Ricardo Islas - Senior Producer

Nov. 27, 2013 by Nicole V. Rohr

ricardoislas1.jpgRicardo happy making movies on set in Louisiana in 2008.One of the many things we pride ourselves on here at WYCC PBS Chicago is that we come from all over the globe, and speak many different languages. Senior Producer Ricardo Islas has been at the station for 14 years, and is known by many for his distinct accent, his passion for filmmaking, and his sense of humor at staff meetings.

Islas was born in a small town in Uruguay, South America. He said that his experience watching television during his childhood (on only four stations) inspired him to work in film. “Back then, growing up in the 70s in South America was pretty much like growing up in the 50s here in America. Same values, same lifestyle…” he explained. “I played outside by myself when I was a little kid, like you see here in some small towns. I was a very happy child.”

After being raised by his working parents, his aunt, and his grandmother, and helping to raise his brother 13 years his junior, Islas first visited the United States in 1995 for the Chicago Latino Film Festival.  On that trip, he met the owner and president of the popular Hispanic newspaper La Raza. “He told me, ‘Uruguay’s fine, but you should probably come here, to Chicago.’ He offered me the chance to come here and do some work with him, and I came back a couple of times. The third time I decided to move here,” Islas said.

A Colombian producer working for Mexican television then hired Islas for a miniseries, and after completing that project, Islas ended up in a somewhat strange role. “With Xerox Corporation, I was in the collections department, so I used to make phone calls and my clients were film studios,” Islas said laughing. “So, my first introduction to film here in America was calling studios asking for money.”

In 1999, WYCC called Islas and offered him a field production job on the Spanish children’s show Nuestros Niños (the English version was called Small Talk for Parents). Islas then became the director and editor for the series. “When you think about it,” he said, “I was born in a small town in South America, thinking that would like to maybe work in TV. Maybe make movies. And I ended up being a producer for the third [largest] market in the United States. I feel fortunate.”

Islas also said that when he began working on Nuestros Niños, he was not yet a parent. The show taught him a lot about raising children, which is now putting into practice with his wife and two daughters, Giuliana and Jessica. “In the beginning, I felt like a stranger to that [parenting]. The show was mostly about problems that parents have with children 0 to 12, and I didn’t have any children when I made those shows,” he said.

“For a parent, PBS is a great option. For me, and for everybody. And like I used to love my brother when he was younger, these girls are the light of my life. And the reason I work,” Islas added.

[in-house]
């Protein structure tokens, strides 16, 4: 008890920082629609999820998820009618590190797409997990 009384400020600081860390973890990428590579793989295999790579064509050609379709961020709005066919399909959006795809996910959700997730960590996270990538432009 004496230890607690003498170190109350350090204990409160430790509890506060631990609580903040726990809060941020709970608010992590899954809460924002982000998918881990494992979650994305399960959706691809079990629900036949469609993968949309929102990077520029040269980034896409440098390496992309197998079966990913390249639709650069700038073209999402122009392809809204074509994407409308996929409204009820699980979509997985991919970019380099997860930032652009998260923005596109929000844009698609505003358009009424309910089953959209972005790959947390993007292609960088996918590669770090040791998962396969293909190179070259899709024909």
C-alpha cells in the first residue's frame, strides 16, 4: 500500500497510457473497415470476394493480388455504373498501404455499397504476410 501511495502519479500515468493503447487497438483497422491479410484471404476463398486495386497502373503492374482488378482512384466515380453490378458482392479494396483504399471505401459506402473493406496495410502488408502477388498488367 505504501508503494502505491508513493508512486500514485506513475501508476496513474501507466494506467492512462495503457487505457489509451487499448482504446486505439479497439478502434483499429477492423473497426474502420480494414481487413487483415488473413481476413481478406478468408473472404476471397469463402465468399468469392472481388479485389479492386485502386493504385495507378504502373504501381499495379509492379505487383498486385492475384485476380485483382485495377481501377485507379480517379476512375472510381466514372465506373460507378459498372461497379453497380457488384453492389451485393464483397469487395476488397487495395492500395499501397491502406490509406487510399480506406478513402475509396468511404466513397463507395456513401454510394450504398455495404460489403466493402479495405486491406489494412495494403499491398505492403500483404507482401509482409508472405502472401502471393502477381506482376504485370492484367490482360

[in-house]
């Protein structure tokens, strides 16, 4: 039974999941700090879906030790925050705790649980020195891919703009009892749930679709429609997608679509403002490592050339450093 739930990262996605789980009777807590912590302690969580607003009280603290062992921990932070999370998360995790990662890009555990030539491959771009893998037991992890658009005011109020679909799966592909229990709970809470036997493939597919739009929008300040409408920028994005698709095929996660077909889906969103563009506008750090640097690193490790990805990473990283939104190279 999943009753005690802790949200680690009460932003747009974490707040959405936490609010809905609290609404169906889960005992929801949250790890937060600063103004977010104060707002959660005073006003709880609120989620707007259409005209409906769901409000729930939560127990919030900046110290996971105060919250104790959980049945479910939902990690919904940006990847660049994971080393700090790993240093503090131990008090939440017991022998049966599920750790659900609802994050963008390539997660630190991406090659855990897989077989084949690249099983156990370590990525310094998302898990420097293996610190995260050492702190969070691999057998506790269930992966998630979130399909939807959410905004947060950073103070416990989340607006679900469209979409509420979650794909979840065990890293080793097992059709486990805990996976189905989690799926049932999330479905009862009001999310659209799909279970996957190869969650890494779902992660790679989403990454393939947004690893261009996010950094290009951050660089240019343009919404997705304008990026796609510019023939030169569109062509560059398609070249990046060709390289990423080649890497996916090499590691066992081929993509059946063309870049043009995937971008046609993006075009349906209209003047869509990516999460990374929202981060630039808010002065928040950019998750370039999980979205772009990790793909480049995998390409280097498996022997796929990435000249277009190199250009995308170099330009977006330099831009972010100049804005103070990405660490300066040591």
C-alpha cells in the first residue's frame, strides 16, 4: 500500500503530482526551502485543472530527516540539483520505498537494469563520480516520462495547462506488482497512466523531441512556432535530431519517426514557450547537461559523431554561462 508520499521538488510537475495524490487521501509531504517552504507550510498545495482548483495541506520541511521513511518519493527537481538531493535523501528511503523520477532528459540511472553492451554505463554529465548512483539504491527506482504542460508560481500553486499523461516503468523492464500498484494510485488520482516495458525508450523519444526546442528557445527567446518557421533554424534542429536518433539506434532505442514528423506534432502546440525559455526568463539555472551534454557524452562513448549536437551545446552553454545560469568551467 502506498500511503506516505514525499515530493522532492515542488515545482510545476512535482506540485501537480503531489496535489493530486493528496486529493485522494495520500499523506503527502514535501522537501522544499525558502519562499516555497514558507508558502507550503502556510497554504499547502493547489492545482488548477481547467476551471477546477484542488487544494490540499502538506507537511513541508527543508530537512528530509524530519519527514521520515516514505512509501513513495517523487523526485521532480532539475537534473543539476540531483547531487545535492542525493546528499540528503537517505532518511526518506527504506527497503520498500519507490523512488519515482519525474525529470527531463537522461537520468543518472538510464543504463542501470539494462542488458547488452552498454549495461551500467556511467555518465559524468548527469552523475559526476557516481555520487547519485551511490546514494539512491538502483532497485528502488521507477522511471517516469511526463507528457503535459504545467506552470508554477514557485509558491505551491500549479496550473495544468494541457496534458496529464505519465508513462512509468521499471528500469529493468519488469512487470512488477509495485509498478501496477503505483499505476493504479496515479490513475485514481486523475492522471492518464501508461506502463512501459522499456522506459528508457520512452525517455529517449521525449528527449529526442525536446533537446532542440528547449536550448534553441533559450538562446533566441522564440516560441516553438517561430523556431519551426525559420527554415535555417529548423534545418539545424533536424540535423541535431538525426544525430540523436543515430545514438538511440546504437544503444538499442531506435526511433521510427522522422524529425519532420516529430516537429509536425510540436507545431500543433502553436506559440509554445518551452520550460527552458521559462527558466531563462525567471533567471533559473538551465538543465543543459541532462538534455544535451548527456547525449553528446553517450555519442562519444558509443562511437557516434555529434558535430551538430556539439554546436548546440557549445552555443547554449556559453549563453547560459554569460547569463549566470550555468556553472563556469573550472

Islas has known his wife since 1992, and as a busy filmmaker at WYCC and on independent projects, he is pretty thankful for her dedication over the years. “My wife is my long-time companion, so she has had to put up with a lot of things because of my work. What can I say? I don’t think any other person that I’ve known in my life would have lasted that long,” he said, smiling.

And for the past year, that work has included a new independent film project on which he has spent many, many evenings and weekends. But for this filmmaker who most admires Italian director Federico Fellini, making movies is where he is happiest.

“When I’m making a movie, I feel like I’m walking on clouds,” Islas said. “I feel healthier. I notice that at home, too. I play with my children and I play with my cat.” He explained that because there is very little distribution opportunities for the “middle class” of films that once existed – around a budget of $1 million – that filmmakers have to choose to make small films or to shoot for the big Hollywood project that may or may not work out.

“It’s either you go high or stay where you are and maybe find an alternative kind of close-to-what-you-like job, and you don’t sleep at night and make movies when you can,” he said, categorizing the two groups as the “Spielbergs” and the “Ricardos.” Islas also said his work at WYCC on The Professors and Musicology: Live from the Old Town School of Folk Music has been ideal because it encourages non-partisan, educated conversation that falls in line with the overall mission of PBS, and because he loves art and is able to interview artists.

“PBS for sure gives producers the opportunity to tell stories in a more conventional way, which I think is the best way,” Islas said. “I wanted to be where I am today, because I like this style, and I love educational television and I love PBS. As a viewer… and as a parent, absolutely.”

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